EXAMPLE 4 One-Stage Reprecipitation of Unregulated PA 12 with Addition of Suspension S3

The procedure was analogous to Example 1. 17.4 kg of suspension S3 were used.

EXAMPLE 5 One-Stage Reprecipitation of Unregulated PA 12 with Addition of Suspension S3

The procedure was analogous to Example 1. 34.8 kg of suspension S3 were used. The amount of ethanol in the batch was reduced from 290 l to 275 l.

EXAMPLE 6 One-Stage Reprecipitation of Unregulated PA 12 with Addition of Suspension S4

The procedure was analogous to Example 1. 17.4 kg of suspension S4 were used.

EXAMPLE 7 One-Stage Reprecipitation of Unregulated PA 12 with Addition of Suspension S5

The procedure was analogous to Example 1. 17.4 kg of suspension S5 were used.

EXAMPLE 8 One-Stage Reprecipitation of Unregulated PA 1010 with Addition of Suspension S2

In accordance with Example 1, 50 kg of a PA 1010 specimen obtained by polycondensation of 1,10-decanediamine and sebacic acid and having the following characteristic data are reprecipitated:

  • ηrel=1.84, [COOH]=62 mmol/kg, [NH2]=55 mmol/kg.

Compared to Example 1, the precipitation conditions were modified as follows:

  • Precipitation temperature: 120° C., precipitation time: 2 hours, stirrer speed: 90 rpm
  • 17.4 kg of suspension S2 were used.
EXAMPLE 9 One-Stage Reprecipitation of Unregulated PA 1012 with Addition of Suspension S2

In accordance with Example 1, 50 kg of a PA 1012 granule specimen obtained by polycondensation of 1,10-decanediamine and dodecanedioic acid and having the following characteristic data are reprecipitated:

  • ηrel=1.76, [COOH]=46 mmol/kg, [NH2]=65 mmol/kg.

Compared to Example 1, the precipitation conditions were modified as follows:

  • Dissolution temperature: 155° C., precipitation temperature: 123° C., precipitation time: 40 minutes, stirrer speed: 110 rpm
  • 17.4 kg of suspension S2 were used.
EXAMPLE 10 One-Stage Reprecipitation of Unregulated PA 1012 with Addition of Suspension S2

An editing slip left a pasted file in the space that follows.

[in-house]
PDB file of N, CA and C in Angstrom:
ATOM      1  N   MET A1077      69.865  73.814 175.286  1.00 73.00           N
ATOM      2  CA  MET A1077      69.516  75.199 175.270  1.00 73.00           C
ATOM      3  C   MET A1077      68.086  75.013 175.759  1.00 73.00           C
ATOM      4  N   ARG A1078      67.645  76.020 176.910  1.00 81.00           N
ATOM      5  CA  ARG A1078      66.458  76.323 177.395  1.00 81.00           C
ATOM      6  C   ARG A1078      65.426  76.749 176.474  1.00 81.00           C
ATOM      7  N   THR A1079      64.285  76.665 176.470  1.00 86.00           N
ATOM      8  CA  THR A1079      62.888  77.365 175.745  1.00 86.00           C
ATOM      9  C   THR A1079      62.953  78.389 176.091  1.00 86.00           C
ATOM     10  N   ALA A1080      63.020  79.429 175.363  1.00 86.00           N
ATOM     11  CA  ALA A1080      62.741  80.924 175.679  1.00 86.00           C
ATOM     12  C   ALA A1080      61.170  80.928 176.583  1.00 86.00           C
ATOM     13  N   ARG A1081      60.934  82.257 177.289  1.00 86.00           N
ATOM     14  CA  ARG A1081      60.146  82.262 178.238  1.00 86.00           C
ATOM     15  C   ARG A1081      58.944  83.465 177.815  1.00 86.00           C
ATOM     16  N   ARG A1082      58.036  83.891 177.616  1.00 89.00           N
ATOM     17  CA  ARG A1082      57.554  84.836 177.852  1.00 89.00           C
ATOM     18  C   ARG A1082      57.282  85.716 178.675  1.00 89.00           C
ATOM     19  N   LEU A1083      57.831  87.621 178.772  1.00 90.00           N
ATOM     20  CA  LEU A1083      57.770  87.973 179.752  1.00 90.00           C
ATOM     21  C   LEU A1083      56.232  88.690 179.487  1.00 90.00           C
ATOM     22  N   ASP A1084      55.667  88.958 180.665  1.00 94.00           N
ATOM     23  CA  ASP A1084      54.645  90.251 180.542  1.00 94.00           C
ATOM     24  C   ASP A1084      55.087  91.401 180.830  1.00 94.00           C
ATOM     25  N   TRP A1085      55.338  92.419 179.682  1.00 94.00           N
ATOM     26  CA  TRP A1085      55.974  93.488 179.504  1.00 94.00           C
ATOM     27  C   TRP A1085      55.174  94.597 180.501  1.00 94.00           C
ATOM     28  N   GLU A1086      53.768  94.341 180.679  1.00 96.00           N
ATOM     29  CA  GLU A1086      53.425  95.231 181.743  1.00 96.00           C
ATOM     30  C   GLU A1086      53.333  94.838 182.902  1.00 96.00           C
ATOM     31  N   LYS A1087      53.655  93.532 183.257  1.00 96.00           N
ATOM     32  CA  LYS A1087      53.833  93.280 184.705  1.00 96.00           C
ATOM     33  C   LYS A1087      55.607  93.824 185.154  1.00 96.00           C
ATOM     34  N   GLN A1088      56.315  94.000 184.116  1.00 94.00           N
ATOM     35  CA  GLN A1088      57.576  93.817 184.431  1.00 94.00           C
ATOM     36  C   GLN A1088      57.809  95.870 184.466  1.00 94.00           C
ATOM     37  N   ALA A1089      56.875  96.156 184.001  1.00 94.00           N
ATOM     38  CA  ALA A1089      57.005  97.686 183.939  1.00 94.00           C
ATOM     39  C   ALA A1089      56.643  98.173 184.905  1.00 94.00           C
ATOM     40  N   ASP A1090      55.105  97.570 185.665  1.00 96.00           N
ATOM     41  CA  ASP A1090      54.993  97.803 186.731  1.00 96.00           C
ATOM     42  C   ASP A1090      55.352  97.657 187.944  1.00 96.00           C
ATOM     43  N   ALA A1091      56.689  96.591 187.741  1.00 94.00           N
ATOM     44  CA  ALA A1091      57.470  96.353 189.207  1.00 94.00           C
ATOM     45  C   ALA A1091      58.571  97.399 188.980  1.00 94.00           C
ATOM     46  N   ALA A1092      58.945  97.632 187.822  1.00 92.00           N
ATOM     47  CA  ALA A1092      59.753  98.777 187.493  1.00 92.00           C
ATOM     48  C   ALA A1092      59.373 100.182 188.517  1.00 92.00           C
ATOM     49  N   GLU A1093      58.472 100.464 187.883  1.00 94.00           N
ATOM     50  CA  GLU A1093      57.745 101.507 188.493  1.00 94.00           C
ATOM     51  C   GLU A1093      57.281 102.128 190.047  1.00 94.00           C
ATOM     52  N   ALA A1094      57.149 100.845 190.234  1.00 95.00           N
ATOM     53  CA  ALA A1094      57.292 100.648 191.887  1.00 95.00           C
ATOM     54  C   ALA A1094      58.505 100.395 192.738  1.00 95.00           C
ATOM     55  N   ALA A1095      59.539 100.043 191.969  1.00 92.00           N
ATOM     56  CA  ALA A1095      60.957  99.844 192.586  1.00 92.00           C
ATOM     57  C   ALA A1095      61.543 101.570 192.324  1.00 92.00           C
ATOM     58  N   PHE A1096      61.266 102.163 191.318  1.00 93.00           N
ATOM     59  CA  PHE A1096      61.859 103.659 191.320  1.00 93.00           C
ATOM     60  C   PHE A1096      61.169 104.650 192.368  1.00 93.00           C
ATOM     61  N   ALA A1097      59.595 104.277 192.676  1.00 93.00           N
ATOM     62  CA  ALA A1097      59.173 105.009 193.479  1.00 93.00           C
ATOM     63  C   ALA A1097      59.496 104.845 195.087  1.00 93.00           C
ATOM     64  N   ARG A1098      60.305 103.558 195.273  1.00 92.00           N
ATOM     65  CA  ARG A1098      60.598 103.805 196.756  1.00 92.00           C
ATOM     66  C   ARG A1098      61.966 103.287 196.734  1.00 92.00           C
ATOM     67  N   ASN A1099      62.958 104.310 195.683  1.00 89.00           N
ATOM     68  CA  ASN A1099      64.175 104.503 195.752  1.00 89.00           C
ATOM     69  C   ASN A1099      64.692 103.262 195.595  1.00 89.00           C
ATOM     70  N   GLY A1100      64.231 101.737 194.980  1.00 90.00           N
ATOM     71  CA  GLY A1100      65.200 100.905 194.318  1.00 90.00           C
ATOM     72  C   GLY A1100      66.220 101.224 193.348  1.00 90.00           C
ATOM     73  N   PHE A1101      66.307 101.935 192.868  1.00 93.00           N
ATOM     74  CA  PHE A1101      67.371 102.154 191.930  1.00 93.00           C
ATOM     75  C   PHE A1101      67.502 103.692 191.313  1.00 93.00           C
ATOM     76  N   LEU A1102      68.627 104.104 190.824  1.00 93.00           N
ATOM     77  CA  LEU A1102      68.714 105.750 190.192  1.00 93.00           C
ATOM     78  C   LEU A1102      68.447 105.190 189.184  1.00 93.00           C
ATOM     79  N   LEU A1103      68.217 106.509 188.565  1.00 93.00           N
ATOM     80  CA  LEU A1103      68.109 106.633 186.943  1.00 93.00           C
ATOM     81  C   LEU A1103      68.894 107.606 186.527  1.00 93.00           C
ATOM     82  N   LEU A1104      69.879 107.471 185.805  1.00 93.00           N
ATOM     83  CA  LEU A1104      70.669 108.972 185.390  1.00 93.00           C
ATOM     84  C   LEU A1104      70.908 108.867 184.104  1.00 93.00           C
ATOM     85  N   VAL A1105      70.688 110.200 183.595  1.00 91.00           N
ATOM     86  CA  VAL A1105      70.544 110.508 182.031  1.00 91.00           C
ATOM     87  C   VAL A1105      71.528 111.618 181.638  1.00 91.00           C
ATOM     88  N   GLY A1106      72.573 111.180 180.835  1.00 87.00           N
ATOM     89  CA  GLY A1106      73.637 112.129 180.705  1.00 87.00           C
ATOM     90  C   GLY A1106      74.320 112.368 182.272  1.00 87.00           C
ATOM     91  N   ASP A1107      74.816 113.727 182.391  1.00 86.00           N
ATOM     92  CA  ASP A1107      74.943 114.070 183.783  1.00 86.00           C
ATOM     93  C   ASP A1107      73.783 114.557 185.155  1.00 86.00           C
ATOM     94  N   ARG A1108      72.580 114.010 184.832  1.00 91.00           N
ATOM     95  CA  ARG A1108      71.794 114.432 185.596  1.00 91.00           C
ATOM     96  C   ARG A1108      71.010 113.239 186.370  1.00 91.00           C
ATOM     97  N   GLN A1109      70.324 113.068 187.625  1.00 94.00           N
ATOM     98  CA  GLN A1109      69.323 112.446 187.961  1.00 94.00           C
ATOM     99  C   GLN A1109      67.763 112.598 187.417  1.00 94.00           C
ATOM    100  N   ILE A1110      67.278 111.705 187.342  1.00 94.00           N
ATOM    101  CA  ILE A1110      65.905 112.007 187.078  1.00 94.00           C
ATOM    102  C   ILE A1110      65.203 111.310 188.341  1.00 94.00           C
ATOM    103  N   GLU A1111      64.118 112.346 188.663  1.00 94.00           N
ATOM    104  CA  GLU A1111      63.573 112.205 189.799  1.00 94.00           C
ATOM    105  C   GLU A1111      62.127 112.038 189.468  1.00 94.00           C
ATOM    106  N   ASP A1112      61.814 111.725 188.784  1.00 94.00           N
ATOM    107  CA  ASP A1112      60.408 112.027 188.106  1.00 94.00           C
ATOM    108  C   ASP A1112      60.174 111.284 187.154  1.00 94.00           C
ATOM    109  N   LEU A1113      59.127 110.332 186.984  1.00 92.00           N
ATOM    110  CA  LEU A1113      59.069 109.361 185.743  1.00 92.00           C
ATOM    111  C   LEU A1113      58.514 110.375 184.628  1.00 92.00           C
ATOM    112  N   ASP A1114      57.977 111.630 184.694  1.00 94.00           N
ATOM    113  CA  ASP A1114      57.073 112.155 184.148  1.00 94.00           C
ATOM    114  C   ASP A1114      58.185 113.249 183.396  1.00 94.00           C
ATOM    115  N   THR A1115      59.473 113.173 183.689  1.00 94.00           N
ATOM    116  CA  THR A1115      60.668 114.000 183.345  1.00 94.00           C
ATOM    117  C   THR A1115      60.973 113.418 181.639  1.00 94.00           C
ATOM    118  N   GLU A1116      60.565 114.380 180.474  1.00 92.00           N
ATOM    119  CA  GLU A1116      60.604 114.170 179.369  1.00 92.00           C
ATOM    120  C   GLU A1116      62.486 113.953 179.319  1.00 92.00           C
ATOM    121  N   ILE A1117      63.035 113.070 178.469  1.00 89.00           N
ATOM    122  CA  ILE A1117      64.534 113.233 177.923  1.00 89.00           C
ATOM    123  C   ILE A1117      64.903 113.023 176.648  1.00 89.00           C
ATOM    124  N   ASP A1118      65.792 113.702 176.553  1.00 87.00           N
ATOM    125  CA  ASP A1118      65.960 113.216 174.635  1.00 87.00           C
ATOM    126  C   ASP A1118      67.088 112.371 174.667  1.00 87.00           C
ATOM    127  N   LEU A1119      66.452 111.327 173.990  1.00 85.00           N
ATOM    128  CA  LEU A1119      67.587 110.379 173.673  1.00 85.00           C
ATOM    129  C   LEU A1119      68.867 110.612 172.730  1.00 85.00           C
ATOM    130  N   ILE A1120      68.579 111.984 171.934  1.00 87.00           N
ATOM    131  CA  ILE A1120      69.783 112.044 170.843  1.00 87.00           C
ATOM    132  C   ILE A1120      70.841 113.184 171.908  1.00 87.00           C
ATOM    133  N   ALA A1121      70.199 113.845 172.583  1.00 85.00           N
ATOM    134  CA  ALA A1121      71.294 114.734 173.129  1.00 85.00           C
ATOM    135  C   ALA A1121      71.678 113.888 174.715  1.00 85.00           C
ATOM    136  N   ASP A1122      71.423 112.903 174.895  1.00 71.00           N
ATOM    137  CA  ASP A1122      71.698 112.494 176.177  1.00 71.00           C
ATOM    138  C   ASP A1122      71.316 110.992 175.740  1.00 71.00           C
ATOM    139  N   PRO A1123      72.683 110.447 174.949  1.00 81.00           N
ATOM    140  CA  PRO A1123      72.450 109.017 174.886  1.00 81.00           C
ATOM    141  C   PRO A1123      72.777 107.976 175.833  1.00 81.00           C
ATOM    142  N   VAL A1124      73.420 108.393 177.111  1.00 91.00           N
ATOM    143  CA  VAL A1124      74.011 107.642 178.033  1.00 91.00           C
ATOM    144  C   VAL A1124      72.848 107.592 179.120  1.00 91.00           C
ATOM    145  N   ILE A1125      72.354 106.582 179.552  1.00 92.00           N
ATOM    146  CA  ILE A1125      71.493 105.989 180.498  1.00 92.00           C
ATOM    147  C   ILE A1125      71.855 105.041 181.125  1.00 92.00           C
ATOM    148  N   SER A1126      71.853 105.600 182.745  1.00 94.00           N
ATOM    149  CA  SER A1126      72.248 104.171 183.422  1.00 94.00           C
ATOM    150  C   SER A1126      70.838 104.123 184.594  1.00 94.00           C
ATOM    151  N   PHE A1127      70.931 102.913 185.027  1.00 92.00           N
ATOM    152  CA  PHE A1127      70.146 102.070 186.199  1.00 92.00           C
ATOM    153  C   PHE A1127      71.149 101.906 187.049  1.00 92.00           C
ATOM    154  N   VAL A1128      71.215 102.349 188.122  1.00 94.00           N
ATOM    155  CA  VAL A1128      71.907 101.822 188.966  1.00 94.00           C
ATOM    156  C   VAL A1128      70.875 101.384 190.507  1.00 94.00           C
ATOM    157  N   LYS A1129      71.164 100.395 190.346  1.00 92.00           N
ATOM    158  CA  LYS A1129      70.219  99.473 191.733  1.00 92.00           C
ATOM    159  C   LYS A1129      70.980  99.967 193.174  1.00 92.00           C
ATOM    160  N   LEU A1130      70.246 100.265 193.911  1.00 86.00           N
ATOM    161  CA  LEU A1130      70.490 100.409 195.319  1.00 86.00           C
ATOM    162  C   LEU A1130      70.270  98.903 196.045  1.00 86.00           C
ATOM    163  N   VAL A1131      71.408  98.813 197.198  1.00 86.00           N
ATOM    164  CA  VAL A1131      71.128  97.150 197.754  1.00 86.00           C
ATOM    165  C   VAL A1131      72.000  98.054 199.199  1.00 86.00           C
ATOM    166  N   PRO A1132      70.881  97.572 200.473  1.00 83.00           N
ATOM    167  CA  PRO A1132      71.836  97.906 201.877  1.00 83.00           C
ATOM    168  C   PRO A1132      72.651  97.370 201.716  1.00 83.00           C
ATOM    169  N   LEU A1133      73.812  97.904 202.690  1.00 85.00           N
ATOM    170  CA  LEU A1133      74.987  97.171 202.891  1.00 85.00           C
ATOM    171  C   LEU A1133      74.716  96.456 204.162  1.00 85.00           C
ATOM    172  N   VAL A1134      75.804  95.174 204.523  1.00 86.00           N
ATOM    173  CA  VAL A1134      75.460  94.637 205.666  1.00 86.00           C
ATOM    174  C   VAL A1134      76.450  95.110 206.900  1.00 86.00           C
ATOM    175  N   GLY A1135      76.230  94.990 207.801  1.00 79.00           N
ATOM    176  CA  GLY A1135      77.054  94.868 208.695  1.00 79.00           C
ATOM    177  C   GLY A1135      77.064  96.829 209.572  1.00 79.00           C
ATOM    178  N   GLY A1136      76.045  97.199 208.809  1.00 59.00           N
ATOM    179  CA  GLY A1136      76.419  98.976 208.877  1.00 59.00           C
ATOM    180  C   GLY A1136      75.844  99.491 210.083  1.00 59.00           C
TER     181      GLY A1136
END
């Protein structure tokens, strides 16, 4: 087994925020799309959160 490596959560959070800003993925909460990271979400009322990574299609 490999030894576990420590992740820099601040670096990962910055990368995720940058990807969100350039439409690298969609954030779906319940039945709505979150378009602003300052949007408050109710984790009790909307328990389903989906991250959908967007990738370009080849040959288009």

In accordance with Example 1, 400 kg of a PA 1012 granule specimen obtained by polycondensation of 1,10-decanediamine and dodecanedioic acid and having the following characteristic data are reprecipitated:

  • ηrel=1.80, [COOH]=3 mmol/kg, [NH2]=107 mmol/kg.

Compared to Example 1, the precipitation conditions were modified as follows:

  • Dissolution temperature: 155° C., precipitation temperature: 117° C., precipitation time: 60 minutes, stirrer speed: 110 rpm
  • 17.4 kg of suspension S2 were used.

TABLE 1
BET AD
η-rel (m2/g) <10% <50% <90% g/l
Example 1 1.69 12.3 16 33 55 383
Example 2 1.67 16.3 15 28 51 344
Example 3 1.70 19.70 12 36 70 431
Example 4 1.68 15.3 12 29 52 382
Example 5 1.68 19.3 17 41 80 320
Example 6 1.64 20.3 17 42 74 310
Example 7 1.68 15.3 14 29 53 380
Example 8 1.82 15.7 21 36 75 381
Example 9 1.75 17.1 19 34 76 379
Example 10 1.79 16.5 23 42 73 370
Comp. Ex. A 1.60 2.60 78 137 211 432
Comp. Ex. B 1.81 2.1 50 78 120 440
Comp. Ex. C 1.79 2.5 50 96 210 480
Comp. Ex. D 1.61 2.8 32 71 101 493
ηrel = specific viscosity as a measure of the molecular weight;
BET = surface area of the polyamide powder in m2/g;
<10% = integral particle size distribution at which 10% is below the diameter specified;
<50% = integral particle size distribution at which 50% is below the diameter specified;
<90% = integral particle size distribution at which 90% is below the diameter specified;
AD = apparent density of the polyamide powder in g/l

Preparation and Characterization of Granule

The powders from Examples 1 and 3 and Comparative Example A were melted, extruded and granulated in a Coperion ZSK 25 twin-screw extruder at 220° C. and a throughput of 8 kg/h.

Subsequently, standard specimens were produced by injection moulding and the tensile test to ISO 527 and the impact resistance to ISO 179 1e/U at 23° C. and −40° C. were determined.

The results are summarized in Table 2.

TABLE 2
Characteristic
value Example 1 Example 2 Example A
Modulus of 1821 1790 1471
elasticity MPa
Tensile strength 51 49 46
at the yield
point N/mm2
Yield stress % 4.5 4.9 5.2
Breaking strength 37 38 36
N/mm2
Elongation at 150 210 210
break %
Impact resistance 9 x 10 x 8 x
23° C. kJ/m2 no break no break no break
Impact resistance −40° C. 8 x 8 x 4 x
kJ/m2 no break no break no break

Modulus of elasticity, tensile strength, breaking strength, yield stress and elongation at break were determined in the tensile test to ISO 527.

Impact resistance was determined to ISO 179 1e/U.

It is evident that specimens obtained with polyamide powders prepared in accordance with the invention possess a higher modulus of elasticity and also higher tensile strength values.

Claims (15)